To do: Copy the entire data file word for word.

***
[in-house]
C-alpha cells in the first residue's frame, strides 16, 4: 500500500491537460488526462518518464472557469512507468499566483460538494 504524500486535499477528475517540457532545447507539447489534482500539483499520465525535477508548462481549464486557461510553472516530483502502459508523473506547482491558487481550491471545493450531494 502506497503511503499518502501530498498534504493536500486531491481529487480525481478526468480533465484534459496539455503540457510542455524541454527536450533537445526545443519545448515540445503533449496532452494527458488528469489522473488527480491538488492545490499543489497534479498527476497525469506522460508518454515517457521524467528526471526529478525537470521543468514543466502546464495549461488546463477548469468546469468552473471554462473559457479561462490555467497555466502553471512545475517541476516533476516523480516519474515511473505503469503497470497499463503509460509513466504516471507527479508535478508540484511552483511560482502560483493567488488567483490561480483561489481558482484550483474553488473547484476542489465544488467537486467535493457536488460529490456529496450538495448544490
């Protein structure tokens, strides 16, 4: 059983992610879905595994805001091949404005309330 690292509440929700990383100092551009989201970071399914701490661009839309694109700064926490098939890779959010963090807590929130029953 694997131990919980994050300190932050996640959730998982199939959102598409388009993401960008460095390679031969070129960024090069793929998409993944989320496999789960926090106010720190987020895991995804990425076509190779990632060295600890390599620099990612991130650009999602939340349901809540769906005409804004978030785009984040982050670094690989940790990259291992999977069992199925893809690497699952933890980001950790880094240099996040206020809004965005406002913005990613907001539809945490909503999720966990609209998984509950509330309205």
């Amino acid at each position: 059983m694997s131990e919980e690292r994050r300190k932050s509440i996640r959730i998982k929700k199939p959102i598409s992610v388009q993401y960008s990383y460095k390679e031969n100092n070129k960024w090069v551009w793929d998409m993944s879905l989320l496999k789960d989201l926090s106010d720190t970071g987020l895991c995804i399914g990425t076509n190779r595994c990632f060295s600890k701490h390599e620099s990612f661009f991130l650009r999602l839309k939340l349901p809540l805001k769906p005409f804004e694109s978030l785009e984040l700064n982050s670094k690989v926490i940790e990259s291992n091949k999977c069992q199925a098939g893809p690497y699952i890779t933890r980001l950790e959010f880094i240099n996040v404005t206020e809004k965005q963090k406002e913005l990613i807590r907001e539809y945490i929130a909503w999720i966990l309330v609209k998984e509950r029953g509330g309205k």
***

[in-house]
C-alpha cells in the first residue's frame, strides 16, 4: 500500500491537460488526462518518464472557469512507468499566483460538494 504524500486535499477528475517540457532545447507539447489534482500539483499520465525535477508548462481549464486557461510553472516530483502502459508523473506547482491558487481550491471545493450531494 502506497503511503499518502501530498498534504493536500486531491481529487480525481478526468480533465484534459496539455503540457510542455524541454527536450533537445526545443519545448515540445503533449496532452494527458488528469489522473488527480491538488492545490499543489497534479498527476497525469506522460508518454515517457521524467528526471526529478525537470521543468514543466502546464495549461488546463477548469468546469468552473471554462473559457479561462490555467497555466502553471512545475517541476516533476516523480516519474515511473505503469503497470497499463503509460509513466504516471507527479508535478508540484511552483511560482502560483493567488488567483490561480483561489481558482484550483474553488473547484476542489465544488467537486467535493457536488460529490456529496450538495448544490
């Protein structure tokens, strides 16, 4: 059983992610879905595994805001091949404005309330 690292509440929700990383100092551009989201970071399914701490661009839309694109700064926490098939890779959010963090807590929130029953 694997131990919980994050300190932050996640959730998982199939959102598409388009993401960008460095390679031969070129960024090069793929998409993944989320496999789960926090106010720190987020895991995804990425076509190779990632060295600890390599620099990612991130650009999602939340349901809540769906005409804004978030785009984040982050670094690989940790990259291992999977069992199925893809690497699952933890980001950790880094240099996040206020809004965005406002913005990613907001539809945490909503999720966990609209998984509950509330309205």
């Amino acid at each position: 059983m694997s131990e919980e690292r994050r300190k932050s509440i996640r959730i998982k929700k199939p959102i598409s992610v388009q993401y960008s990383y460095k390679e031969n100092n070129k960024w090069v551009w793929d998409m993944s879905l989320l496999k789960d989201l926090s106010d720190t970071g987020l895991c995804i399914g990425t076509n190779r595994c990632f060295s600890k701490h390599e620099s990612f661009f991130l650009r999602l839309k939340l349901p809540l805001k769906p005409f804004e694109s978030l785009e984040l700064n982050s670094k690989v926490i940790e990259s291992n091949k999977c069992q199925a098939g893809p690497y699952i890779t933890r980001l950790e959010f880094i240099n996040v404005t206020e809004k965005q963090k406002e913005l990613i807590r907001e539809y945490i929130a909503w999720i966990l309330v609209k998984e509950r029953g509330g309205k």